Variables are named entities that are replaced by values at evaluation time. A variable's value can be further modified when rendered by an attached filter. You might apply a filter to ensure a name field always begins with a capital letter, for example. Tags provide the means by which you can manipulate page structure rather than content. Using tags, you could define a looping construct for generating an HTML list from a variable defined as a collection.

Django templates support a kind of inheritance that lets you build "base" templates that can be inherited by "child" templates to create more complex templates that share common structures. Typically, a base template will define a "block" tag, which is a named region that can be filled in by any inheriting child template. You could use this architecture, for example, to create a base defining a header and footer, while leaving an interior content block empty for subsequent filling by a child template.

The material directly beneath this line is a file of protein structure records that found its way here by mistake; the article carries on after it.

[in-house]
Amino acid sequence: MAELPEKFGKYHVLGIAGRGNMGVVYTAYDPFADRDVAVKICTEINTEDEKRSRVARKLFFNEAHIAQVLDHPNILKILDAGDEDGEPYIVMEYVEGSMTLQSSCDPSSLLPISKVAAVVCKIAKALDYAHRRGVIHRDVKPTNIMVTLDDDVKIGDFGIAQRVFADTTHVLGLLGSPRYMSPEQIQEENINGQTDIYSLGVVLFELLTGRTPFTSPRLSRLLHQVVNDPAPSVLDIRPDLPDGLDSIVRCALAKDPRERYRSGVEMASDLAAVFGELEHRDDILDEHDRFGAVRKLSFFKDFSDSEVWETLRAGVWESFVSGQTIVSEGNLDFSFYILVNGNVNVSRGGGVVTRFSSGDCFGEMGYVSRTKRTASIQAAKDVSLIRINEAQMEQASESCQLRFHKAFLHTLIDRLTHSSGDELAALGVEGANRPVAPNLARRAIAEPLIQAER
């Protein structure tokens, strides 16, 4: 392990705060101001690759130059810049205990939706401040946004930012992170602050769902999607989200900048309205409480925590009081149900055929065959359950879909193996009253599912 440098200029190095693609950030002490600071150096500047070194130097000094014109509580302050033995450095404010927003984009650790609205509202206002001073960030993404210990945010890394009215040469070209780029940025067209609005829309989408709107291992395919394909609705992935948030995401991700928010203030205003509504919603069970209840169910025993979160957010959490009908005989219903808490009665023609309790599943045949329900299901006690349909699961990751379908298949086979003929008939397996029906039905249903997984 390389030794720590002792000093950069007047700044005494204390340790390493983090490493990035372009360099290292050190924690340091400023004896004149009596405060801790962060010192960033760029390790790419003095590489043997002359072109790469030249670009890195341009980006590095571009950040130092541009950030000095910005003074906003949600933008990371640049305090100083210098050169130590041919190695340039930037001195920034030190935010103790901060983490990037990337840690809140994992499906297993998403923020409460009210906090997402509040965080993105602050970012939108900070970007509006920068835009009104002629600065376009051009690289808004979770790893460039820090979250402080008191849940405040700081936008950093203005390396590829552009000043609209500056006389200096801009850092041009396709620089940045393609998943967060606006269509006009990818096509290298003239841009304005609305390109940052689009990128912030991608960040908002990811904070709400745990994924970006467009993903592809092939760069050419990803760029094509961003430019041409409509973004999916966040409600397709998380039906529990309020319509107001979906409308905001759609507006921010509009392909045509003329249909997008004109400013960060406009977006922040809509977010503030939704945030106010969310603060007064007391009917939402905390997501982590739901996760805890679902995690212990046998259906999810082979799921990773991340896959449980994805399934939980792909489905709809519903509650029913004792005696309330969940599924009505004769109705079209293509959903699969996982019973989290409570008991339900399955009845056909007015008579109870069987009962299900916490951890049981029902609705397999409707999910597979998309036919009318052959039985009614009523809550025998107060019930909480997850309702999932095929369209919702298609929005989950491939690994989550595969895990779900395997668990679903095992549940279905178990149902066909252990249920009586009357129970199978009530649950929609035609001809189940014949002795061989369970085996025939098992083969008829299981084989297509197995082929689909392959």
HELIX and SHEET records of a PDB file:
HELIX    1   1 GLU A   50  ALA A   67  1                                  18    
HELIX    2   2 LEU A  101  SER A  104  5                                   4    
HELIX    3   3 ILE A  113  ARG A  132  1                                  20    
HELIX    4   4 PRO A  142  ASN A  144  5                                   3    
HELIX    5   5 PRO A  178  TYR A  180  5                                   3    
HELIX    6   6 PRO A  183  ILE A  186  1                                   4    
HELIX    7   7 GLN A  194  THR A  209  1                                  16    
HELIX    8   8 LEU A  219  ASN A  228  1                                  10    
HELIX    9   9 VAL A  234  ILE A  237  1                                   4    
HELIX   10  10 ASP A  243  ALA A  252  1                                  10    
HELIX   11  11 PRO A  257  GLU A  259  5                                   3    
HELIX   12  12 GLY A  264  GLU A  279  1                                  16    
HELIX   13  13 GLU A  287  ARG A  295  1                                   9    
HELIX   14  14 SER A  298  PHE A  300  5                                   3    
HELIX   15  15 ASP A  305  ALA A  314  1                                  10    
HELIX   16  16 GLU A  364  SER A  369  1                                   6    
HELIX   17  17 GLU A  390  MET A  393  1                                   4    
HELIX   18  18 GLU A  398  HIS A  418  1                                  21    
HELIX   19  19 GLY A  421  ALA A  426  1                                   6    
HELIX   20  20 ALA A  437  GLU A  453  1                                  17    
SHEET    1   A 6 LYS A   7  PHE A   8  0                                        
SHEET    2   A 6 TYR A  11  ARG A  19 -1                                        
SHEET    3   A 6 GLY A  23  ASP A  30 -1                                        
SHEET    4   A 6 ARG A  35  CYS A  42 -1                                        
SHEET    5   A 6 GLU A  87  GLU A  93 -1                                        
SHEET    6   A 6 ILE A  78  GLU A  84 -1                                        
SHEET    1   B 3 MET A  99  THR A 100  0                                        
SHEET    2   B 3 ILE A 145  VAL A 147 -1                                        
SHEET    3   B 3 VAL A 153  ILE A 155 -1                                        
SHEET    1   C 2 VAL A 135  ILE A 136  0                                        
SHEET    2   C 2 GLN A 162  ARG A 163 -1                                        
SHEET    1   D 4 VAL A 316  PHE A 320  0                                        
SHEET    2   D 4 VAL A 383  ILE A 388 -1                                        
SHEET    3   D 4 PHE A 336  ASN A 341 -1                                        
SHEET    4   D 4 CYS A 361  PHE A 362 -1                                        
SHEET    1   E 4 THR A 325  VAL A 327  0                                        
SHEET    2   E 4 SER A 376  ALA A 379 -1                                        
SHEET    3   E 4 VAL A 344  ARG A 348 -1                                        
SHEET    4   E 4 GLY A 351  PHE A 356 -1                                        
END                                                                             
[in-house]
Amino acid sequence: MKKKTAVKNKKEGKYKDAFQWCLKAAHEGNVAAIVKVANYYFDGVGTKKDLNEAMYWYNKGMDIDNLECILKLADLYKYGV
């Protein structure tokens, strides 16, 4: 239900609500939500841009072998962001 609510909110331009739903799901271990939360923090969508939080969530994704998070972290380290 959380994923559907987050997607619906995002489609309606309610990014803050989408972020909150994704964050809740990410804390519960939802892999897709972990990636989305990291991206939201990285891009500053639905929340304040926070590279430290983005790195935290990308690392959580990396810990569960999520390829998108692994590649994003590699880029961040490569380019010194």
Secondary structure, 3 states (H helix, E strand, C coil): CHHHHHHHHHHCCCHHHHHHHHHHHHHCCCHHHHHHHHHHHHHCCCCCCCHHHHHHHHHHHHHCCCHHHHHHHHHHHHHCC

Django's online documentation is excellent. The website provides a four-part tutorial, as well as a user guide that you can crawl through chapter by chapter as through an online book. In addition, the guide provides a view that organizes the content by architectural element, so you can quickly navigate to sections covering the view layer or model layer. Finally, the website also points to a series of how-to guides, all filled with plenty of example snippets.

Django's developers are obviously familiar with common code constructs, and this pays off in numerous coding shortcuts for common tasks. For example, a frequent operation is to fetch an object from a database and render it on a page. But what happens if the object doesn't exist? Typically, the developer will want to display a 404 page. Django provides a shortcut that allows you to fetch an object from the database, and if the object is not found, the fetch operation itself returns a ready-to-render 404 object. This saves the programmer the coding necessary to handle the catching of the exception and the generation of a "not found" object. It is such attention to details that makes Django a first-rate framework.